Coronavirus Business Interruption Loan Scheme

The loan scheme, which has some 40 accredited lenders, has been much publicised with much pressure from the government for the banks to lend to those who qualify for loans of up to £5m. The loans can be for up to 6 years with interest being paid for up to 12 months by the government and with an 80% guarantee by them too. These loans are restricted to multiples of payroll costs and require cashflows and forecasts for the application.

New – Bounce Back Loan

Announced by the Chancellor this week, a new loan scheme for small and medium sized businesses which is to be launched on the 4 May.  We look forward to seeing more details. Initially  it seems the loans can be from £2,000 to £50,000 , payable over 6 years with no capital repayments, interest or fees in the first year and the government are to work with lenders to make these low interest loans.  The bounce back loan is 100% guaranteed by the GOV! – Watch this space!!

Still to come – Self Employed Income support scheme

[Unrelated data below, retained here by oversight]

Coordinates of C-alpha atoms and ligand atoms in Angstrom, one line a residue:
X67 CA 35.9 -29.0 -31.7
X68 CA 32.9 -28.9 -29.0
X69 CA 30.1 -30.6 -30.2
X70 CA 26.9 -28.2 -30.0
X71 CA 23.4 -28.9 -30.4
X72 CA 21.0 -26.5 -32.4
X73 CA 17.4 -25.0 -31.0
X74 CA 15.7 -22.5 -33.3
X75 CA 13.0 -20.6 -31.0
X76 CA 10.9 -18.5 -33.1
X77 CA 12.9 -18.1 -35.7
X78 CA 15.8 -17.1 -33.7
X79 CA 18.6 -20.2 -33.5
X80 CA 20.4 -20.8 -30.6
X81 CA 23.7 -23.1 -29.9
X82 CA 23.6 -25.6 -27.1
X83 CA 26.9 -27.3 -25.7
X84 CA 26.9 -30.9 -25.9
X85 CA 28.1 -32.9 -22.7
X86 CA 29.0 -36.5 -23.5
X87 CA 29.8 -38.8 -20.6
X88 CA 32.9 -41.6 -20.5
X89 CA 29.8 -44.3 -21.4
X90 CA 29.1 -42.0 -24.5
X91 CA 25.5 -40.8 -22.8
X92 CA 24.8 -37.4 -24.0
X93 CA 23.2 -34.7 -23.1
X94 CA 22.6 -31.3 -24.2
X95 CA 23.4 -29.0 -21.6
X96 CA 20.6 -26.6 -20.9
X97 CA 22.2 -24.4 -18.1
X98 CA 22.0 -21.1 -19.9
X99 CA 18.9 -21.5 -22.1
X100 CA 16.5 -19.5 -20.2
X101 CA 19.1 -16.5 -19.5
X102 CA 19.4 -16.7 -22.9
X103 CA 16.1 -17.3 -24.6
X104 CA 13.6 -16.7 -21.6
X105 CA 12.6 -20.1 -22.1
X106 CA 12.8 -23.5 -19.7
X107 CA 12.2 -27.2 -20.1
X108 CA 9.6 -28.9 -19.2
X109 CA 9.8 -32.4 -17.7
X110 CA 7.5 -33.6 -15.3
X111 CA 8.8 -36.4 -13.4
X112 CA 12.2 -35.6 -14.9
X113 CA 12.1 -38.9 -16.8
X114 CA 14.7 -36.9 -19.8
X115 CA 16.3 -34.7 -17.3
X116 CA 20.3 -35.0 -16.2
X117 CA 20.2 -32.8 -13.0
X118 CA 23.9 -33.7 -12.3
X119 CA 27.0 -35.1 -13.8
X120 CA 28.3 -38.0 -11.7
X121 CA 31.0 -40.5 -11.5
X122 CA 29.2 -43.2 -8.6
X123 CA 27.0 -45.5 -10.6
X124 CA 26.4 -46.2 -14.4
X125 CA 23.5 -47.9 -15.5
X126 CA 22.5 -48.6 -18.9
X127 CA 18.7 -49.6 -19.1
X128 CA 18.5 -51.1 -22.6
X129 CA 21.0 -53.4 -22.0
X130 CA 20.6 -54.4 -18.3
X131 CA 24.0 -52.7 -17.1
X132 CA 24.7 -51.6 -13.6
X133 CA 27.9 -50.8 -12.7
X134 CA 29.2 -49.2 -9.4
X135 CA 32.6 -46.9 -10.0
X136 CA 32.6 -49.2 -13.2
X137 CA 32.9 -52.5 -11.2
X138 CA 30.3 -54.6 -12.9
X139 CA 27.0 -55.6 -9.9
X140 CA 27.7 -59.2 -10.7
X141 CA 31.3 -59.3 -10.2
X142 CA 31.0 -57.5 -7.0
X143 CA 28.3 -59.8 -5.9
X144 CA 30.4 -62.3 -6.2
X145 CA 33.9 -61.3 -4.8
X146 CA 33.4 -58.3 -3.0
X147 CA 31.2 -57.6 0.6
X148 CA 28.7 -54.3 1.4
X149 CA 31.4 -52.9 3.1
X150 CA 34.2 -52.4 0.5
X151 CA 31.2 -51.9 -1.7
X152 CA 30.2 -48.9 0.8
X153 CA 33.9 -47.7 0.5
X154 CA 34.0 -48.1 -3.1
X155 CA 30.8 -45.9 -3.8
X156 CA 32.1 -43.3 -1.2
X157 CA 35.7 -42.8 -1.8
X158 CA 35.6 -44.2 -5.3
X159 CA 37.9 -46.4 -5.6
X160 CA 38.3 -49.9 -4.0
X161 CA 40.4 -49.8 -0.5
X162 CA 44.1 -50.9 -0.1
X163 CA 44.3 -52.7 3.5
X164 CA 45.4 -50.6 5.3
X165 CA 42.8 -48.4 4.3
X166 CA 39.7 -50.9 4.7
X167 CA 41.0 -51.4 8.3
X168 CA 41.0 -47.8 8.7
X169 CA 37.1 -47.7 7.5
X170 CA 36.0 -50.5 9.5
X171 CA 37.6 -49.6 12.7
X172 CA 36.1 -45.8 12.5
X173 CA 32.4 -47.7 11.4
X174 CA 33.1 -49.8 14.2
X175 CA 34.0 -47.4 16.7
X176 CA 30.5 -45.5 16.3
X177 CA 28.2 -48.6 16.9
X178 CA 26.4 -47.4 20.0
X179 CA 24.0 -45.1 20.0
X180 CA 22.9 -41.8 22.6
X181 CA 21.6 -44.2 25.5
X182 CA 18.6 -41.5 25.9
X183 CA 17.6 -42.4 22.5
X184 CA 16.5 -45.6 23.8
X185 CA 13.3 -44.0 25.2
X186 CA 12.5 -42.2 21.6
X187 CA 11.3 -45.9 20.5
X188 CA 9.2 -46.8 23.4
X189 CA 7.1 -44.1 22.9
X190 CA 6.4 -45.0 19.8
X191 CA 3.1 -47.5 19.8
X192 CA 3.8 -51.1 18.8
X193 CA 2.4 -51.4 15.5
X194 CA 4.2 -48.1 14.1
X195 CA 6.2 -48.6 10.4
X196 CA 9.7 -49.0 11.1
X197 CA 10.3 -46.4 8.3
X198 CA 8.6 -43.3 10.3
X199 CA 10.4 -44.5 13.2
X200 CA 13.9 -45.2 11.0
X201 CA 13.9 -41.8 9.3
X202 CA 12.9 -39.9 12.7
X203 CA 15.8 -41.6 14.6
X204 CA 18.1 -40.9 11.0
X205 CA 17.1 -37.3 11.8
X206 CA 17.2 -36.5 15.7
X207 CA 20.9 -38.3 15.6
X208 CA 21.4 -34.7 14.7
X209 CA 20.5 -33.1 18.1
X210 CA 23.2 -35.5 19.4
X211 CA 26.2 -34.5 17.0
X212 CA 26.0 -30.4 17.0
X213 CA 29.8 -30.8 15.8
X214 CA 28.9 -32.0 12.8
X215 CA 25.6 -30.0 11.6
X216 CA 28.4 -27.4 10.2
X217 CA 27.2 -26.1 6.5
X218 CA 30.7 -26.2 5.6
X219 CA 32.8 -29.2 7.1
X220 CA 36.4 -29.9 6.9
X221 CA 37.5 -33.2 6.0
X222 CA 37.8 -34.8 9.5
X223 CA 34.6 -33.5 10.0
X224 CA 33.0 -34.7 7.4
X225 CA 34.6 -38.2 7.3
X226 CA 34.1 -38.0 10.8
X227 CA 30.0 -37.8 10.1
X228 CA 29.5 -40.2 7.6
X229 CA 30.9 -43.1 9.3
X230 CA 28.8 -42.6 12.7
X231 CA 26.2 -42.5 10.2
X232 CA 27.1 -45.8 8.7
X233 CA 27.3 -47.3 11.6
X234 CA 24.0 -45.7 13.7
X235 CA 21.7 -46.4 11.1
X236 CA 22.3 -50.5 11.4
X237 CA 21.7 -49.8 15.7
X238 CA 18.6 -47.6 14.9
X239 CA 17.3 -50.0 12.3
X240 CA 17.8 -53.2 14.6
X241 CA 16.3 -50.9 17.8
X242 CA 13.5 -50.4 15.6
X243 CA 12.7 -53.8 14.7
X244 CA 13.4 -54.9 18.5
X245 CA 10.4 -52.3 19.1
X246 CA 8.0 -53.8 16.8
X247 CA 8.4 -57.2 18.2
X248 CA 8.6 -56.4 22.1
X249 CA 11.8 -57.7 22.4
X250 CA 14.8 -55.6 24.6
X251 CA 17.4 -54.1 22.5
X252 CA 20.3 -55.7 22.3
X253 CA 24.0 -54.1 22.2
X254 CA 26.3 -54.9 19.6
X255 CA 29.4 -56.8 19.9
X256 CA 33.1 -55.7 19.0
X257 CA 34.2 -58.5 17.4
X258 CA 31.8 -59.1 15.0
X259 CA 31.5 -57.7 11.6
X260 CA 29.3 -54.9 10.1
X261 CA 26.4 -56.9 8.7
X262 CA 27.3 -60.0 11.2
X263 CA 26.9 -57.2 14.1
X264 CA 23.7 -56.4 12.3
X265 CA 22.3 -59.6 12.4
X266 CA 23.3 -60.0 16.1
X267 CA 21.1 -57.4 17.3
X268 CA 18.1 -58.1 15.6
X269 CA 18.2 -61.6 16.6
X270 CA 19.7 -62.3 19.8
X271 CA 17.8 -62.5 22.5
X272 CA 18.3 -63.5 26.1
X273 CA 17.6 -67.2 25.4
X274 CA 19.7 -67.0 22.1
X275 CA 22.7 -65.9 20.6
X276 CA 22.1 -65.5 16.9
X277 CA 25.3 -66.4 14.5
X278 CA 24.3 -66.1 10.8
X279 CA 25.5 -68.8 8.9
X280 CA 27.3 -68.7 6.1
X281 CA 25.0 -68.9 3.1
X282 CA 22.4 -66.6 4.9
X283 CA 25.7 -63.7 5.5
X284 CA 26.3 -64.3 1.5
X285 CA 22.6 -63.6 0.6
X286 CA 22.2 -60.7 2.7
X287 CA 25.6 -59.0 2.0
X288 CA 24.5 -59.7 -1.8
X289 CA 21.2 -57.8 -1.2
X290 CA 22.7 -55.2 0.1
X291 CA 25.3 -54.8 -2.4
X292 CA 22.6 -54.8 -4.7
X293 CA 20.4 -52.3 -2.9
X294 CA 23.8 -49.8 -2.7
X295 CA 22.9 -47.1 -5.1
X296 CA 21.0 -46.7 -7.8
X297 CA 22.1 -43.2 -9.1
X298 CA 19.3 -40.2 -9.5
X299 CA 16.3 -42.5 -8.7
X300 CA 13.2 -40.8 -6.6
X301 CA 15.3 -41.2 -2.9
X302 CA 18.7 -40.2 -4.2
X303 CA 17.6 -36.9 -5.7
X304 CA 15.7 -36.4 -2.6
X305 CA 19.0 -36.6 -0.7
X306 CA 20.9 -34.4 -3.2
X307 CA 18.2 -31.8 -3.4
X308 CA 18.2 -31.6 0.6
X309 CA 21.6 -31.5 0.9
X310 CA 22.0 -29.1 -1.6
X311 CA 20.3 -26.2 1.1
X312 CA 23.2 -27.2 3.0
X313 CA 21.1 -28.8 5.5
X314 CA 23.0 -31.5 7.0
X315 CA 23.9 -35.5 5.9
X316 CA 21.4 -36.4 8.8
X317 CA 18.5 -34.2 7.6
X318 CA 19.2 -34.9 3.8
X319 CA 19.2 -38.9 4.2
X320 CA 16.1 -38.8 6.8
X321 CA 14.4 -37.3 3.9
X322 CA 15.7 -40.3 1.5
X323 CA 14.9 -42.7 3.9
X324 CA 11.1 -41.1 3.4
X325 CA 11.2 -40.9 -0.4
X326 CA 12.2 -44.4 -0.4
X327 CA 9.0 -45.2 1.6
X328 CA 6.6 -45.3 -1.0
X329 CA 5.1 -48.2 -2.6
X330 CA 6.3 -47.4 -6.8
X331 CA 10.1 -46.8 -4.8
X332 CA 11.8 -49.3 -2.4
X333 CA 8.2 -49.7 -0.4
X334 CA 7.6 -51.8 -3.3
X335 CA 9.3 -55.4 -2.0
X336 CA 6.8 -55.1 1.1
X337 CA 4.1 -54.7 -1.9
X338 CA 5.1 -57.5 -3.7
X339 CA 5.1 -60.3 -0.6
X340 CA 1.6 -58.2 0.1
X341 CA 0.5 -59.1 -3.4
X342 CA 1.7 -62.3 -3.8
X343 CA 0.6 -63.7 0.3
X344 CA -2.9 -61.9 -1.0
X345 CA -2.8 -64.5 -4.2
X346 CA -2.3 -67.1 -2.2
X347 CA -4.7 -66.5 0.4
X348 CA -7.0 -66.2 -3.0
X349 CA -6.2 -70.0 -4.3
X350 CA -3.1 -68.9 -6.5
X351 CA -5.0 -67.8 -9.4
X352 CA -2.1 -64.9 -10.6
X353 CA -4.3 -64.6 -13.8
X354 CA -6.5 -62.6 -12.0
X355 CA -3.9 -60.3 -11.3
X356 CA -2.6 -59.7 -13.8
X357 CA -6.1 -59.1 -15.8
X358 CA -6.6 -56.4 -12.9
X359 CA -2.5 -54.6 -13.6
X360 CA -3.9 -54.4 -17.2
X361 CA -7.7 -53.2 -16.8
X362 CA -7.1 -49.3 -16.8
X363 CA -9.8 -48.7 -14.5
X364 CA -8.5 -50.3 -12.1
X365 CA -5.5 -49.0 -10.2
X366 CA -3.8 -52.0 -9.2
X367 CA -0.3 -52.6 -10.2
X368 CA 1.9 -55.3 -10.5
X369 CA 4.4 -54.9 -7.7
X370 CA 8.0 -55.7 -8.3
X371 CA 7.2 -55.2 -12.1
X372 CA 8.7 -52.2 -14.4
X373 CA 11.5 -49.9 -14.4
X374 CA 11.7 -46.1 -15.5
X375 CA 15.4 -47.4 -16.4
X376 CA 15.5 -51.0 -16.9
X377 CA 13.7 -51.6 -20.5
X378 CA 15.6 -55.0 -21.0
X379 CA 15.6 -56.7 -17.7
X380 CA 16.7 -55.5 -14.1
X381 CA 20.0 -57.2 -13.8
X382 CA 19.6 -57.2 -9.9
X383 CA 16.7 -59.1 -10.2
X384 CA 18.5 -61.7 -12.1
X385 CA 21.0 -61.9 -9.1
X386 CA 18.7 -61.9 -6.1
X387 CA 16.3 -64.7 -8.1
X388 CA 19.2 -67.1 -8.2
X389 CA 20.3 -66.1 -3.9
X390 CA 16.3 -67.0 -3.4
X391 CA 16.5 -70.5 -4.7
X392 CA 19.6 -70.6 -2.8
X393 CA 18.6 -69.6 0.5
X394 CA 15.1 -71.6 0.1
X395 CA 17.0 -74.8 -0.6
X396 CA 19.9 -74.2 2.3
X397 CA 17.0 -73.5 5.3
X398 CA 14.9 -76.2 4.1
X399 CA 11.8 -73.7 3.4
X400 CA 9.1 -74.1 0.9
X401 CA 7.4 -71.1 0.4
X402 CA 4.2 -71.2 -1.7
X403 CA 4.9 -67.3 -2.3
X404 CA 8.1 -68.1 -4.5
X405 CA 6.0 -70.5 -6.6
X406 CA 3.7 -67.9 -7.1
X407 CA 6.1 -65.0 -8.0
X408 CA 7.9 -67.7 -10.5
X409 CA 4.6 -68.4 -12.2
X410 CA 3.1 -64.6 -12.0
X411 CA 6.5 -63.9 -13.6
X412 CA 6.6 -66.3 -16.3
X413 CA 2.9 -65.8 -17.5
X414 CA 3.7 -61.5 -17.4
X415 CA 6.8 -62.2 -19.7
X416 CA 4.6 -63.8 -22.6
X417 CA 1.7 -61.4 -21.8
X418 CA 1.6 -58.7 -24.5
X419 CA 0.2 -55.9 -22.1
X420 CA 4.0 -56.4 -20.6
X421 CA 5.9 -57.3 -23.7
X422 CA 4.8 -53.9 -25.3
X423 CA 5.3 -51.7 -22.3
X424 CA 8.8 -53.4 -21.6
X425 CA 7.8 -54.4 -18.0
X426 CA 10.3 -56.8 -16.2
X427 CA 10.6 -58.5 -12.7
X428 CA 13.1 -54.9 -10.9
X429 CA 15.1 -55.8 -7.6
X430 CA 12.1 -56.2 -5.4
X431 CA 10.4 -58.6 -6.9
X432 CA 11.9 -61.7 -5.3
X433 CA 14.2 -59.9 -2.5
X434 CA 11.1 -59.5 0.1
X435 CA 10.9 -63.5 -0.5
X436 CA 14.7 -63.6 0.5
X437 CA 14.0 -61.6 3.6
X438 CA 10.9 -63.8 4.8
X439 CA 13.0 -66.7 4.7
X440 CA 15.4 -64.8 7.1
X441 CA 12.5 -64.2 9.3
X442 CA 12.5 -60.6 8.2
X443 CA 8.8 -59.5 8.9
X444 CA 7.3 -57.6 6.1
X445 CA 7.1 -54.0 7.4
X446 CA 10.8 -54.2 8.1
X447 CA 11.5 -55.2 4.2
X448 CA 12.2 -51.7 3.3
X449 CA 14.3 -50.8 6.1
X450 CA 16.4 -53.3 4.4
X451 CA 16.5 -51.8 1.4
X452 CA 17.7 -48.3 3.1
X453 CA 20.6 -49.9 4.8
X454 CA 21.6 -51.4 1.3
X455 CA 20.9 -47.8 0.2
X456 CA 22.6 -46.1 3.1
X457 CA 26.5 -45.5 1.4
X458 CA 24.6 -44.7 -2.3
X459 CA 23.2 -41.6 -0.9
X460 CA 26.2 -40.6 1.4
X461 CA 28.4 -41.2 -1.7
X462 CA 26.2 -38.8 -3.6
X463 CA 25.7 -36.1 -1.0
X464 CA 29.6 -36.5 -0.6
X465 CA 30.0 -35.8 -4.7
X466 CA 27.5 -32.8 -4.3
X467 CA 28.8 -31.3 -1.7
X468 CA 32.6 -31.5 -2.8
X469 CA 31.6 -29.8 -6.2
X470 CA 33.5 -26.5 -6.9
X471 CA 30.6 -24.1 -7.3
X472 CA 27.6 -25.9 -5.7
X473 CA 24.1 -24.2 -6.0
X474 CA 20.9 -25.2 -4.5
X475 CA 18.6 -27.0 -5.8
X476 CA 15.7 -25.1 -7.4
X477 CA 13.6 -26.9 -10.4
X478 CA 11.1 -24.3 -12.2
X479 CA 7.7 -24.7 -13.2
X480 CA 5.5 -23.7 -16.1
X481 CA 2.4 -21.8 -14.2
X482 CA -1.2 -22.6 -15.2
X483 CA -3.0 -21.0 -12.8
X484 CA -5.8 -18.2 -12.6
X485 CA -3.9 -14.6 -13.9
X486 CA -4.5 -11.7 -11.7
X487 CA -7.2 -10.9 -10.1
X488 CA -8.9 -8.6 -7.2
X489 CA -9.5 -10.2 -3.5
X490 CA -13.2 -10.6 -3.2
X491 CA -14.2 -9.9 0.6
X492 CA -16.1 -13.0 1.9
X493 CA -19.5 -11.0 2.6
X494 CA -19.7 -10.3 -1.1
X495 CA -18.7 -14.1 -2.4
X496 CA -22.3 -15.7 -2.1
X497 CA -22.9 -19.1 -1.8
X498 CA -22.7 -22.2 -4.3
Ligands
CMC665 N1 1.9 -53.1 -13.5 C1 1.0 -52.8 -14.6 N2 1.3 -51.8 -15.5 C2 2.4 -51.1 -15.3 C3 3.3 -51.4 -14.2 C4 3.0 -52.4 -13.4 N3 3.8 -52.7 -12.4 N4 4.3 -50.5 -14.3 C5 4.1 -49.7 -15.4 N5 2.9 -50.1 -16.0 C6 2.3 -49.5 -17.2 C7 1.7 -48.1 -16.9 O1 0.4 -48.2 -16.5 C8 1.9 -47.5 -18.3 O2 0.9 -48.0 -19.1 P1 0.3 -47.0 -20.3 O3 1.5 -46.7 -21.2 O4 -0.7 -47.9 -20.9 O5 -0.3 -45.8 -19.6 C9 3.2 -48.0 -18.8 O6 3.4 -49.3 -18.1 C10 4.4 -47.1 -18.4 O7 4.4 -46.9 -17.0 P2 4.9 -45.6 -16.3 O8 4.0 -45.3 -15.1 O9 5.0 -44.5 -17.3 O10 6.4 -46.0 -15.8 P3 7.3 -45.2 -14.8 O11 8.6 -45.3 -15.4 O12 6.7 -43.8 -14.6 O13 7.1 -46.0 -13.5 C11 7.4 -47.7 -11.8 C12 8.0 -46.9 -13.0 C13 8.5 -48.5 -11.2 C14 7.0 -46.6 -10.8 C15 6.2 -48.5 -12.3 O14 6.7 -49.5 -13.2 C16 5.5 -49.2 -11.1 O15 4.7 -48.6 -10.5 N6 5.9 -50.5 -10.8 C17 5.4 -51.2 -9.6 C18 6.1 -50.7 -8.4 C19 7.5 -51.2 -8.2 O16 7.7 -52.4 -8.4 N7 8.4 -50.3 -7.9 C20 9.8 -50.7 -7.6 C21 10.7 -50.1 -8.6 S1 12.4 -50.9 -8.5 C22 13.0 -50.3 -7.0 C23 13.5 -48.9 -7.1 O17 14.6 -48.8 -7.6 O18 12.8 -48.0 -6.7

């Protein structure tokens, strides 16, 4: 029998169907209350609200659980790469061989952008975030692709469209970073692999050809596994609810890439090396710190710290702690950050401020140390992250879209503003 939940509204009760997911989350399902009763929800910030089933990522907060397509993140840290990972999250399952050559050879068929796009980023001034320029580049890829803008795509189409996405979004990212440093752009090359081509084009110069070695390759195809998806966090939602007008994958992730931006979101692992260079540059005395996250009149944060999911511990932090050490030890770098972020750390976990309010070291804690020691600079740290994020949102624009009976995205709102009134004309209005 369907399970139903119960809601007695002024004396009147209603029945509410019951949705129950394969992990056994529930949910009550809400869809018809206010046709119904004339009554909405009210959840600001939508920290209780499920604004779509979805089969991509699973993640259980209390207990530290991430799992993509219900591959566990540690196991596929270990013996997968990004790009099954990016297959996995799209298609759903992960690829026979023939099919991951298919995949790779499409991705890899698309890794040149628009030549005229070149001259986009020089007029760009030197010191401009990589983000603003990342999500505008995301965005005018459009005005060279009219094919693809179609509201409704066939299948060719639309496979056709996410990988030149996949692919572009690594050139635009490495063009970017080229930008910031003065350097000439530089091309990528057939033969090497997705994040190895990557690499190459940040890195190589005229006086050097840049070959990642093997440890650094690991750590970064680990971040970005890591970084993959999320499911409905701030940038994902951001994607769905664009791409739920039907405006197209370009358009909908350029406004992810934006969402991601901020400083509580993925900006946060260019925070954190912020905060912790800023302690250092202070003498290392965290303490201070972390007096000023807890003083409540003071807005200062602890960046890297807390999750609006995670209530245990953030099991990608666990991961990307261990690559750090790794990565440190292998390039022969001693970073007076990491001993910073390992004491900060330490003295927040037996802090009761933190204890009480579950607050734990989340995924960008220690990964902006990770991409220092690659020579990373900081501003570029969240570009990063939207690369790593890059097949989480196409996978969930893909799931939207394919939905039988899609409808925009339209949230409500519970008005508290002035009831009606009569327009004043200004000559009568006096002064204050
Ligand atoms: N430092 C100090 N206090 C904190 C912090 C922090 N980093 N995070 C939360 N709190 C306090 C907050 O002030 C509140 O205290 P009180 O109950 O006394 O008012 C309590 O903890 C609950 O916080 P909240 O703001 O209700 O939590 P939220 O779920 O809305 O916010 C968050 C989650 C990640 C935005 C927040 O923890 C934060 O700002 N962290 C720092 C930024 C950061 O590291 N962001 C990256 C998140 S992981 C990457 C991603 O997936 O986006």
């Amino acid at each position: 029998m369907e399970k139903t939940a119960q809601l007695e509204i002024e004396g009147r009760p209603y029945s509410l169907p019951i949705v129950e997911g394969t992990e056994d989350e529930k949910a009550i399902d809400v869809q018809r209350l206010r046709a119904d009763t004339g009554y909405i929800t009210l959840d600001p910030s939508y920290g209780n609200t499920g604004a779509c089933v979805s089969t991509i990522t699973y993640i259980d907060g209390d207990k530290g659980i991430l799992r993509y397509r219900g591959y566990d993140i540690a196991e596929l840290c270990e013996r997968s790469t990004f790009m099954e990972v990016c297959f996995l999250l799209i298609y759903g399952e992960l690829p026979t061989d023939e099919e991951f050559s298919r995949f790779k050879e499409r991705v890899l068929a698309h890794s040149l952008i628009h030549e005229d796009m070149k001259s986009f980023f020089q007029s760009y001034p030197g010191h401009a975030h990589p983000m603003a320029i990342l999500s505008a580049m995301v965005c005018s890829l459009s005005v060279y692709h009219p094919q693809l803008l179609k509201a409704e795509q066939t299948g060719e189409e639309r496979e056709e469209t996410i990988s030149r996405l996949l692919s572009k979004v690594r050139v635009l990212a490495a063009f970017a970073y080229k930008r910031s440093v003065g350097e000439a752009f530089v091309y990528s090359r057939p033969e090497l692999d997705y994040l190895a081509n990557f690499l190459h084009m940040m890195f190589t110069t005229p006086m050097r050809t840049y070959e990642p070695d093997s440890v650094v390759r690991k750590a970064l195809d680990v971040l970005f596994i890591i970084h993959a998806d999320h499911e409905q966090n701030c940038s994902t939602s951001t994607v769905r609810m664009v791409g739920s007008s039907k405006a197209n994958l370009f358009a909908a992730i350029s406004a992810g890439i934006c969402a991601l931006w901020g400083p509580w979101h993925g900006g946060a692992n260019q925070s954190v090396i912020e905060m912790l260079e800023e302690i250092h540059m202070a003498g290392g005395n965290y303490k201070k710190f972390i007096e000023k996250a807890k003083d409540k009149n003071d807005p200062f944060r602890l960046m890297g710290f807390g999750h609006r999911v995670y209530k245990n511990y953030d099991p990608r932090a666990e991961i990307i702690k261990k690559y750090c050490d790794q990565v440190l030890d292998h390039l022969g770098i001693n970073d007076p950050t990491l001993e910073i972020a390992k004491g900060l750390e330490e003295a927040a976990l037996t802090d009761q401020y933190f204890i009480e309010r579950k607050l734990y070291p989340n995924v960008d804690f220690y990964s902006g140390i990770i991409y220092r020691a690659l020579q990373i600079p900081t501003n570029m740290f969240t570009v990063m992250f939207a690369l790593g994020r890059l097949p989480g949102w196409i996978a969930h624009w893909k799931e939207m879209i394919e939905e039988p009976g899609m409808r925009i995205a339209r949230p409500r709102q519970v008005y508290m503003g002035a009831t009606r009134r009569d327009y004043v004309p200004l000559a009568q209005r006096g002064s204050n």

Initially announced for roll out in June, HMRC are aiming to contact the self-employed mid May 2020 and will make payments by early June 2020. This scheme is similar to the job retention scheme where those who are self employed and have submitted a Tax Return for the year ended 5 April 2019 and who’s income is more than 50% from self-employment and less than £50,00 per year. Payments are to be based on 80% of average earnings to a maximum of £2500 per month and to run for a 3 month periods.

Coronavirus Job Scheme

Last night HMRC issued further guidance regarding the Coronavirus Job Scheme, please see below for updated details.

The Coronavirus Job Retention Scheme is a temporary scheme open to all UK employers for at least three months starting from 1 March 2020. We expect the scheme to be up and running by the end of April. It is designed to support employers whose operations have been severely affected by coronavirus (COVID-19).